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Fiction in Brief

LOVE IN THE DAYS OF RAGE by Lawrence Ferlinghetti (E.P. Dutton: $15.95)

September 04, 1988|ALEX RAKSIN

The author is perhaps best known as the poet laureate of Beat counterculture--co-founder of City Lights Bookstore and Press in San Francisco, inspiration to Allen Ginsberg and Jack Kerouac--but it is his sensitivity as a painter that is most apparent in this original, intense novel. Like a good visual artist, Ferlinghetti plays with light in these pages, contrasting the bright, "masculine" daytime world--society, business and politics--with the feminine night, a haven of sensuousness and introspection. A love affair between Annie and Julian, set against Paris' "old, pearly gray light," represents the night. The day appears only in retrospect, as Julian and Annie reflect on their struggles to come to terms with the turmoil of their time: 1968.

Annie, an expatriate, Expressionist painter from New York City, tries in her work to "breathe life again" into the landscapes of the "destroyed streets of the Lower East Side" and to make sense of the "harsh, 'big sky' light of America . . . that left no place to find one's private self"; Julian, in turn, constantly talks of rebelling against his job as a banking executive: "The bourgeois mentality itself," he tells Annie, "is the real enemy."

Annie is the first to resolve her conflict, abandoning her efforts to make sense of the larger world through Expressionism and taking up an art she finds more human and meaningful: figurative painting. Julian lags behind her, warring against the daytime world by blowing up valuable security receipts he has stolen from his bank. Ferlinghetti gives us the sense that Julian will come around, though, when Julian's close friend and partner in the heist tells Annie that their activism is made up of "nothing more than obsessions, obsessions of the tribe! Just like primitive tribes sticking pins into their totems to kill their enemies! . . . So what then, if thought itself is the destroyer--if thought itself divides us up into hate groups and sets us killing each other, over and over, century after century?"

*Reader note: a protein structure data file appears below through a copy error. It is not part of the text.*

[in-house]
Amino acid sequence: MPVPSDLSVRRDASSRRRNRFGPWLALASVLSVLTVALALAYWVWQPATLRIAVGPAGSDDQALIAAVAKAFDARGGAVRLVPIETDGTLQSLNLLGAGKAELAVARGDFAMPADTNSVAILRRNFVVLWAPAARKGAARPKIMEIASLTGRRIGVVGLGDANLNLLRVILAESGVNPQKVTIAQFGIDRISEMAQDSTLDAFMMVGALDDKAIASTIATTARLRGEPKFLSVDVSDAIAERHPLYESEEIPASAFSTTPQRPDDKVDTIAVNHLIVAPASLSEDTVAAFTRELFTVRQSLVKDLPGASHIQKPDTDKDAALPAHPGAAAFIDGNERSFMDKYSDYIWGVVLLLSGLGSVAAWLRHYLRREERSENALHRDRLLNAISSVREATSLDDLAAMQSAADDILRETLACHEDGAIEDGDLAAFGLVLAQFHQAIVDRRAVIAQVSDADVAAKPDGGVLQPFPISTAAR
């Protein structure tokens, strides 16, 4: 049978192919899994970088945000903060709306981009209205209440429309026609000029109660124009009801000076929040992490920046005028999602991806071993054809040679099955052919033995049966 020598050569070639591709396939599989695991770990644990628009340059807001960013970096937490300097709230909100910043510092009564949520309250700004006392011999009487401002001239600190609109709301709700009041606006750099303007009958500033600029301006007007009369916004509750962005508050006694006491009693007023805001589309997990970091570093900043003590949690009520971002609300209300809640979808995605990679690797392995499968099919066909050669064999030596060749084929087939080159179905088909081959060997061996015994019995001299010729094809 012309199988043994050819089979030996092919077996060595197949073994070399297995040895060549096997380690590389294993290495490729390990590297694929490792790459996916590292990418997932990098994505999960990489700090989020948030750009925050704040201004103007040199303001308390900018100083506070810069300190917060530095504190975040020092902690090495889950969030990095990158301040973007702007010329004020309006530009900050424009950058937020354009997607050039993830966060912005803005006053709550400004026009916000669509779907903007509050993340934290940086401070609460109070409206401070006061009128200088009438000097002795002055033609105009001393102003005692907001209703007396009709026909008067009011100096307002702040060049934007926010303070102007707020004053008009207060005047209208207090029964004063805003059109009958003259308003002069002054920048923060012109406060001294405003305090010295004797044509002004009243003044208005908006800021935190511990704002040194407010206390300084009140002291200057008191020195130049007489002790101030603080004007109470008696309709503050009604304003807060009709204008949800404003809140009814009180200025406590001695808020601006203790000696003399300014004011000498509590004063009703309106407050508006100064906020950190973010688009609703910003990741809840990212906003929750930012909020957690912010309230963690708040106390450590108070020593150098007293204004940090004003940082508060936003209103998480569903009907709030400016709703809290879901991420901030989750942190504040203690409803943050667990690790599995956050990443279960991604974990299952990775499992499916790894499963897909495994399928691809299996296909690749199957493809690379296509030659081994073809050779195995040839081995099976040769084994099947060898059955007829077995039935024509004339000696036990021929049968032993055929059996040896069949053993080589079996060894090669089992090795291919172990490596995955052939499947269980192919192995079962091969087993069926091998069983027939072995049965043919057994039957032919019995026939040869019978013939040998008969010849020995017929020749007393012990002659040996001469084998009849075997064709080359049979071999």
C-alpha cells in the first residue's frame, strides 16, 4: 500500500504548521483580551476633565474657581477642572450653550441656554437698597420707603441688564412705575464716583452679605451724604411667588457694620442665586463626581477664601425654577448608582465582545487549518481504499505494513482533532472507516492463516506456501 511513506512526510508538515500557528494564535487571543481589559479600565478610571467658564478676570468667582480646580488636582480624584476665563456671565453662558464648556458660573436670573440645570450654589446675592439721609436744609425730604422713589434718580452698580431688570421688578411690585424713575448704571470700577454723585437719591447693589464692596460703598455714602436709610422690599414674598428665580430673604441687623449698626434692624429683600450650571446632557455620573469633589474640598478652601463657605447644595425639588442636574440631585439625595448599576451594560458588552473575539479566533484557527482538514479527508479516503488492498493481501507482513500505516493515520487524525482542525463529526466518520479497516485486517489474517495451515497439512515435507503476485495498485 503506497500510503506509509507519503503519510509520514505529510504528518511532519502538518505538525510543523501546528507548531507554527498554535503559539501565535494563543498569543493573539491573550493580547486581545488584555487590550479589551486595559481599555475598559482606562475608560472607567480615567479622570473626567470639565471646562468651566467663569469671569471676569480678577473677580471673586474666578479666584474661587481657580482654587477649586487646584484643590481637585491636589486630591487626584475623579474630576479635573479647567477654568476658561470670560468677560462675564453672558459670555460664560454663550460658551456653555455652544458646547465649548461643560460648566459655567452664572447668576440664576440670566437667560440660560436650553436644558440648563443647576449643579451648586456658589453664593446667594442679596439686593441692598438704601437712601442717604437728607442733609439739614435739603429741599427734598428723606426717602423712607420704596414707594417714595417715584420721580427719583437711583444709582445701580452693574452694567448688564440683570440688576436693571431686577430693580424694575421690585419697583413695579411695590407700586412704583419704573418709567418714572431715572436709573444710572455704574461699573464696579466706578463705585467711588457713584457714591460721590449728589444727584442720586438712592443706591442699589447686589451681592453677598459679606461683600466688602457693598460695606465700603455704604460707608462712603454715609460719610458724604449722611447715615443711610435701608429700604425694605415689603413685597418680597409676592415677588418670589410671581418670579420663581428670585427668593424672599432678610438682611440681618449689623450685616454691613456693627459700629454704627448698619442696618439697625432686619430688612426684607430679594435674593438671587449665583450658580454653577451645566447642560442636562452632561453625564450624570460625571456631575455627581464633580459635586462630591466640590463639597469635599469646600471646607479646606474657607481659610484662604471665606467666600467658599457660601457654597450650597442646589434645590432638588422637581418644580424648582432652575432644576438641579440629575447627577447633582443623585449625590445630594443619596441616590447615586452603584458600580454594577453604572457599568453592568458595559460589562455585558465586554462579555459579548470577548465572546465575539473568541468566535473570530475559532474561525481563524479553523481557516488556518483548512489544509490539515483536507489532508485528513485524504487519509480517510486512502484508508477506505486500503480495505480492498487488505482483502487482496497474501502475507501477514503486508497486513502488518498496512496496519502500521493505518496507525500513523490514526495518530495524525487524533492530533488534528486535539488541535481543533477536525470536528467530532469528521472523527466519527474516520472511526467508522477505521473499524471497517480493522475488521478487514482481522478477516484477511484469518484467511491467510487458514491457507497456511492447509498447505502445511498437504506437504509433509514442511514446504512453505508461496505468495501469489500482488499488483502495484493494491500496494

Ferlinghetti's answer--we should follow our heart, even though it is only "another involuntary muscle"--reminds us that an artist's place is with nature, not above it. He brings this theme home in a concluding scene where Annie visits the country to meet Julian in a safe house after the bombing, and "lies down in the hot grasses, with the flesh that was one with hers . . . in that gold field at the end of time, where all beings breathed as one."

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